You might have heard the word ‘Harajuku’ before and associate it with outlandish fashion, but what is Harajuku style? Harajuku is a fascinating subculture movement encompassing a range of different looks, styles and communities, typically found in fashionable districts of Tokyo.

In this post, we’re going to look at the history of Harajuku style and some of the more recognisable Harajuku fashion styles.

 

What is Harajuku style?

Harajuku style refers to the Harajuku district, a large, urban fashion neighbourhood in Tokyo (which we recommend in our Tokyo weekend guide). It has long been the home of outrageous fashion, particularly among teenagers and young people. Harajuku doesn’t describe one particular style or way of looking, but the conglomeration of many different styles in one place.

While it can refer to almost any fashion style, the subculture of Harajuku fashion styles focuses primarily on two concerns – community and freedom of expression.

Many of the looks you might see in the Harajuku district will be easily recognisable as one of the subculture communities – more on those later. These communities allow people to outwardly express the things they like and enjoy, and find other like-minded people.

There is some debate about what Harajuku style represents. Some believe it’s a rebellion against Japan’s relatively strict societal rules and norms, with young people deliberately dressing up in fun and crazy styles while they can before they are forced to ‘grow up’ and fit norms. Alternatively, some view Harajuku fashion styles as just a celebration of personal freedom of expression. Either way, in Japanese fashion, Harajuku styles are a staple.

 

 

History of Harajuku

Harajuku fashion styles boomed in the 1980s to early 2000s in particular. Subcultures were everywhere at the time, and there were innumerable different styles and looks to choose from.

Many looks and styles were captured in the famous FRUiTS magazine, founded in 1997. FRUiTS focused on photographing stylish people around Harajuku (although it did sometimes cover other areas of Tokyo). In addition, the magazine would give a brief description of the person’s age, occupation and what their look was inspired by.

Sadly FRUiTS stopped print publishing in 2017, but it was far from the end of documenting wild Japanese fashion and Harajuku styles. FRUiTS still exists on Instagram and Shoichi Aoki, the creator of FRUiTS, continued to photograph stylish young people after the magazine ended.

To see some examples of current Japanese street fashion, including from the Harajuku district, check out Tokyo Fashion on Instagram.

 

 

Harajuku Fashion Styles

So what are the main Harajuku fashion styles? There are so many that it wouldn’t be possible to list them all in one article, and there is plenty of overlap between subgroups. However, some of the more well-known styles include:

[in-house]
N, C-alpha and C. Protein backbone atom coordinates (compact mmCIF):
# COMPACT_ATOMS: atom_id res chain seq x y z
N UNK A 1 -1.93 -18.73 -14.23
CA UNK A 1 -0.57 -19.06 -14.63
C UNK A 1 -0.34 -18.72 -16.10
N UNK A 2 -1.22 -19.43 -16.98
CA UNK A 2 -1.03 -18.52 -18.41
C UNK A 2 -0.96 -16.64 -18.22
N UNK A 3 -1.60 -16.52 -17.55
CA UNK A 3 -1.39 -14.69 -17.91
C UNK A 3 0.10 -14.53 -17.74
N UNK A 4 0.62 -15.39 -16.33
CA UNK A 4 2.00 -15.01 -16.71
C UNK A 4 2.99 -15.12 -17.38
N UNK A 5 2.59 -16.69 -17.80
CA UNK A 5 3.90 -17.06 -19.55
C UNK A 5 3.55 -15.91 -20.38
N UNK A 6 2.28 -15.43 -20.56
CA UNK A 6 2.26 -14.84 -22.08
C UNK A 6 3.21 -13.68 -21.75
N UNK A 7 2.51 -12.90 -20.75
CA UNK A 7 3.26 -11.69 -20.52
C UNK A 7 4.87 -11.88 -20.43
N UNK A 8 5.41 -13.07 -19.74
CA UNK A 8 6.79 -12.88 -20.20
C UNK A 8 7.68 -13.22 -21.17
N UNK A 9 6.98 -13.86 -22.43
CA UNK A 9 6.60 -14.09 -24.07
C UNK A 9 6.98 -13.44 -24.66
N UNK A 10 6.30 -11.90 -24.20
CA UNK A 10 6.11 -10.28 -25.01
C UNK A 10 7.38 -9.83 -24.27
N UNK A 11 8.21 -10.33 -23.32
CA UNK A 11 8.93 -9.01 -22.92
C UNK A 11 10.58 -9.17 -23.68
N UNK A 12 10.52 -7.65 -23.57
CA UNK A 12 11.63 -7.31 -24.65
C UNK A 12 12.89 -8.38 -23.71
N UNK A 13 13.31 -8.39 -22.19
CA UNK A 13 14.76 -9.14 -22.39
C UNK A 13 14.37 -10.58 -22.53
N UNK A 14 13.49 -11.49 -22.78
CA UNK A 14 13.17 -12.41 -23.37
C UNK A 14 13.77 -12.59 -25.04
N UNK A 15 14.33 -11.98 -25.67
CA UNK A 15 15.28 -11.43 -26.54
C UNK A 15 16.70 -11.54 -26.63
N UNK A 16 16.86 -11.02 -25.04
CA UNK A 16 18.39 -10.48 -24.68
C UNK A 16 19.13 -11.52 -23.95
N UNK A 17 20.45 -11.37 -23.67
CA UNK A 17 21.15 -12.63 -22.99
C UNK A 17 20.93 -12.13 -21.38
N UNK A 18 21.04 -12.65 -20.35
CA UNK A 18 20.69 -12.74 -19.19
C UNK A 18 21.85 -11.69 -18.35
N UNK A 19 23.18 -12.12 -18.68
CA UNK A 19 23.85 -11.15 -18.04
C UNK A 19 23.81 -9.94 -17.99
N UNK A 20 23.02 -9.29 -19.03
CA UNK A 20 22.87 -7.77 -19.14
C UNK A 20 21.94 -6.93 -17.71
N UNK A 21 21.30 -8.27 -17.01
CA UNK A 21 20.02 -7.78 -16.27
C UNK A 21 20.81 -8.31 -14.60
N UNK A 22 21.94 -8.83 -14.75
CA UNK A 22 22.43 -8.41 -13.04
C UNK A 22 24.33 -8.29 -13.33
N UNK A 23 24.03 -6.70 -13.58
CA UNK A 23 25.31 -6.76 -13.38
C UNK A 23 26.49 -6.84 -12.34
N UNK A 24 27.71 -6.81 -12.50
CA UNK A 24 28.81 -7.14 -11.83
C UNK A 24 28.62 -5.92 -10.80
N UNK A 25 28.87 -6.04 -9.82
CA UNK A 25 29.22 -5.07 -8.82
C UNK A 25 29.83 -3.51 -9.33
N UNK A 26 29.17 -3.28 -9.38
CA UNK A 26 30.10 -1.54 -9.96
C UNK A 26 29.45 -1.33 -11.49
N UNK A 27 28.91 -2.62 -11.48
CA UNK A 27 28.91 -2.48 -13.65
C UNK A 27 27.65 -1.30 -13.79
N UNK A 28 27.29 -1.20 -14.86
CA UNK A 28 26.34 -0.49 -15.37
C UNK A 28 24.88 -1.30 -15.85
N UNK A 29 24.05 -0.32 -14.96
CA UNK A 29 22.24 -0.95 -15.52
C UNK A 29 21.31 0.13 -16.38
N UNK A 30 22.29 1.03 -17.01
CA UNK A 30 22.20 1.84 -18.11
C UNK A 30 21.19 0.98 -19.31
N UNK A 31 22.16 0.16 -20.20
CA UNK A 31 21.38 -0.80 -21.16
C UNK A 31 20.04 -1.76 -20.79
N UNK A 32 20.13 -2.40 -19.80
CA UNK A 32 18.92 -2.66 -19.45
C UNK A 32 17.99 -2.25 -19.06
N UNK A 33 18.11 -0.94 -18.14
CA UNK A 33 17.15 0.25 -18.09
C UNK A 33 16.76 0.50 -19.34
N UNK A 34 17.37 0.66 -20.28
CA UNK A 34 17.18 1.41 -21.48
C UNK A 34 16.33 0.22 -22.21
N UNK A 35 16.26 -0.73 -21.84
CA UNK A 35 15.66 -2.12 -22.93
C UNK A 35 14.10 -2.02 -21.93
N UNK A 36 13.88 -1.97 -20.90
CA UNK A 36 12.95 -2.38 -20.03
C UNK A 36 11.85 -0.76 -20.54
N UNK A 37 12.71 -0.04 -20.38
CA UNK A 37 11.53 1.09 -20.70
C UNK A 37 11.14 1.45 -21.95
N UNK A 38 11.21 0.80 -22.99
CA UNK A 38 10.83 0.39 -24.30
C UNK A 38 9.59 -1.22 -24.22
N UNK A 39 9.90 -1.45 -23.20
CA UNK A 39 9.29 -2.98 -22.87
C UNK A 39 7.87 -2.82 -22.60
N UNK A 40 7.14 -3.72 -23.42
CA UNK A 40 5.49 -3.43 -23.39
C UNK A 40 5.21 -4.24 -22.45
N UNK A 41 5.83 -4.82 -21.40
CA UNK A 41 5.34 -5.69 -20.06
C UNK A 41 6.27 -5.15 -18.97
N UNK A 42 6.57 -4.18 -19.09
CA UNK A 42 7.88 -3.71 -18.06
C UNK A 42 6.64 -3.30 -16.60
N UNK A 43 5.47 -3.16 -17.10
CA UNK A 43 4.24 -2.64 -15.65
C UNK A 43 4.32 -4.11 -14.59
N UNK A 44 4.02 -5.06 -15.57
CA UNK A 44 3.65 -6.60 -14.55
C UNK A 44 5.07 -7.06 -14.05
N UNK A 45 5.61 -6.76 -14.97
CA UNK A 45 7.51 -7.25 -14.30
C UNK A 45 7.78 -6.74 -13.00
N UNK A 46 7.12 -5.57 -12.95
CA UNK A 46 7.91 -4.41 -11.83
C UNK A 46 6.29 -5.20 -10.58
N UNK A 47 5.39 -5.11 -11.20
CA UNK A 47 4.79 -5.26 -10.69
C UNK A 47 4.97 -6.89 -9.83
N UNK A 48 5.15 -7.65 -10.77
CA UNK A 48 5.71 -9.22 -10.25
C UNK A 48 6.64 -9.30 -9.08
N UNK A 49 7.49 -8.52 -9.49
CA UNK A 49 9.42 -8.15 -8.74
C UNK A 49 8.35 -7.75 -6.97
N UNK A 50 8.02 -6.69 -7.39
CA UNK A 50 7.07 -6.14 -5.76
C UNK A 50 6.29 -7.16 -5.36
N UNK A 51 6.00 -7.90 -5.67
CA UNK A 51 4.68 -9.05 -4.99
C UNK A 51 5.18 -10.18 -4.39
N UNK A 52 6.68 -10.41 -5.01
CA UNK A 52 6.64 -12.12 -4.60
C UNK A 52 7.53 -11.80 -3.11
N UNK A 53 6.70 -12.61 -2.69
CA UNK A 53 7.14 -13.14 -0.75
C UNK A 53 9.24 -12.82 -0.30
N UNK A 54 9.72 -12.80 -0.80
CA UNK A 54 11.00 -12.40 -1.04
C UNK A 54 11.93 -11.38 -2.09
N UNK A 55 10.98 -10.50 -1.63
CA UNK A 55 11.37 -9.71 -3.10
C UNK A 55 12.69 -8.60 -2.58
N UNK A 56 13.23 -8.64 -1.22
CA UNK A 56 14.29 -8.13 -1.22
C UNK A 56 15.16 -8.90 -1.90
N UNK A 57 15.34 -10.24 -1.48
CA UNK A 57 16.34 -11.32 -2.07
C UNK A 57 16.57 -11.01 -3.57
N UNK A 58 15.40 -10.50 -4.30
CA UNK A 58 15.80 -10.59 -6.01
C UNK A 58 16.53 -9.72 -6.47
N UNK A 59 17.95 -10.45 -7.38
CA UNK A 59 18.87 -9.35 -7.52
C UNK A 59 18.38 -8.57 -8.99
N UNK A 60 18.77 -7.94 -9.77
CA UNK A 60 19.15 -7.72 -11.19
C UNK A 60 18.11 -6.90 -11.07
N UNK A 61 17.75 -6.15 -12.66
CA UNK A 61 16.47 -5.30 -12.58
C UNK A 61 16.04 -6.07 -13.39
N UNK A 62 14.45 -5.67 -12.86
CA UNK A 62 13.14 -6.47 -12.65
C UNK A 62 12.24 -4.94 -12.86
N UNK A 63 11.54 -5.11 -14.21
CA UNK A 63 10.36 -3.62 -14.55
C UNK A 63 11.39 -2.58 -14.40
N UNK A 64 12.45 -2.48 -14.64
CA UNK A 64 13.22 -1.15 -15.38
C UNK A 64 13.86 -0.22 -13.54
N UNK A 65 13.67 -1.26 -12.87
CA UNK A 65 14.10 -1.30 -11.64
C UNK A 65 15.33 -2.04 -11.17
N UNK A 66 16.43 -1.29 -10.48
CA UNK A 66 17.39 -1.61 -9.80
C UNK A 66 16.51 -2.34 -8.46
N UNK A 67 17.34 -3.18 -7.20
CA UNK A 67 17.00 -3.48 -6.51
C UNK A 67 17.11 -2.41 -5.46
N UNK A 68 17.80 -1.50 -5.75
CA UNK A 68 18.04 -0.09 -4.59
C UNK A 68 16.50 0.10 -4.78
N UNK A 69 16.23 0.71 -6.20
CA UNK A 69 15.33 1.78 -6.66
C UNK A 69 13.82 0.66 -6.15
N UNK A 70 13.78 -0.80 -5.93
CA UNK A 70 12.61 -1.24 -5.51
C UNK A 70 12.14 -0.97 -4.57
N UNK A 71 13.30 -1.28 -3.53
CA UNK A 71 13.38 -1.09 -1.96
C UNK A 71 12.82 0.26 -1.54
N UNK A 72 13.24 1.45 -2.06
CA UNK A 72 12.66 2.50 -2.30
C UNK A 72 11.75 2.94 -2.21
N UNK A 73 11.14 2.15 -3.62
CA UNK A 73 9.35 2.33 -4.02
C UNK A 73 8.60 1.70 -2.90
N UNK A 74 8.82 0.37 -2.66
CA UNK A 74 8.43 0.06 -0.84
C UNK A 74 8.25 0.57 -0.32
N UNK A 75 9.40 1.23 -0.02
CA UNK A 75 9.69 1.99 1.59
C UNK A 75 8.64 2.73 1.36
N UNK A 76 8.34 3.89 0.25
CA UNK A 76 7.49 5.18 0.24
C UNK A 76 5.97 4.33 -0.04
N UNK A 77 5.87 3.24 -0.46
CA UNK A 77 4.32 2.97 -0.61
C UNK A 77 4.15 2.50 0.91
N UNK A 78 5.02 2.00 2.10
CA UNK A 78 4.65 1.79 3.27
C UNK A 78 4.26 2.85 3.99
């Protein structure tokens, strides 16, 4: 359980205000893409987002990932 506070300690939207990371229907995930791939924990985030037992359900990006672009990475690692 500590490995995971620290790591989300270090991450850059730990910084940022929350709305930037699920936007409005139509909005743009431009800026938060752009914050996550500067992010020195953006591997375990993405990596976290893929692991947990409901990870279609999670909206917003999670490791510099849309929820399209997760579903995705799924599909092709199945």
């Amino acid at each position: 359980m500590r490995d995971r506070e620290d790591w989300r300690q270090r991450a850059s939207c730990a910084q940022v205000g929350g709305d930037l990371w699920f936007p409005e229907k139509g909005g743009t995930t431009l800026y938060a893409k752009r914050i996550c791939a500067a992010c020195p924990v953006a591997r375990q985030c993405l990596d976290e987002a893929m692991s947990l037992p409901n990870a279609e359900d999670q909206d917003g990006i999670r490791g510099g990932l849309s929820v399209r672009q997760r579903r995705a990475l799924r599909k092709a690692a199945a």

• Lolita

Dresses are very important in Lolita styles, with large, ornate skirts and a lot of lace. There are three popular Lolita styles: classic, sweet and goth (or dark Lolita).

  • Kogal / ko-gyaru (high school)

This style centres around Japanese high school uniforms made fashionable – short skirts, ties and makeup. Knee- or thigh-high socks often feature, either pulled up or sitting loose.

  • Cosplay

Cosplay is popular worldwide, but outside of Harajuku it is often confined to conventions, parties and Halloween. Cosplay involves dressing up as characters from books, films, video games, anime and manga, from accessories to elaborate, custom-made costumes.

  • Decora

Decora style is very vibrant and cutesy – it often links with Japanese kawaii culture. It often uses well-known characters like Hello Kitty and, understandably, a lot of accessories. This can be colourful hair clips, bracelets, necklaces and bags. Even plasters are decorations, often brightly coloured and placed over the nose.

  • Goth

Gothic style in Japan is very similar to gothic styles in the UK, although the style is often taken to extremes as is typical of Harajuku fashion styles. It often crosses over with other styles like steampunk and Lolita to add a dark twist to those styles as well.

 

We hope this blog post has answered the question ‘what is Harajuku style?’ – for more information about Japanese culture, please have a look at our blog. If you’re interested in exploring more traditional Japanese attire, why not see our collection of kimonos? They make a great gift for a loved one or to treat yourself!

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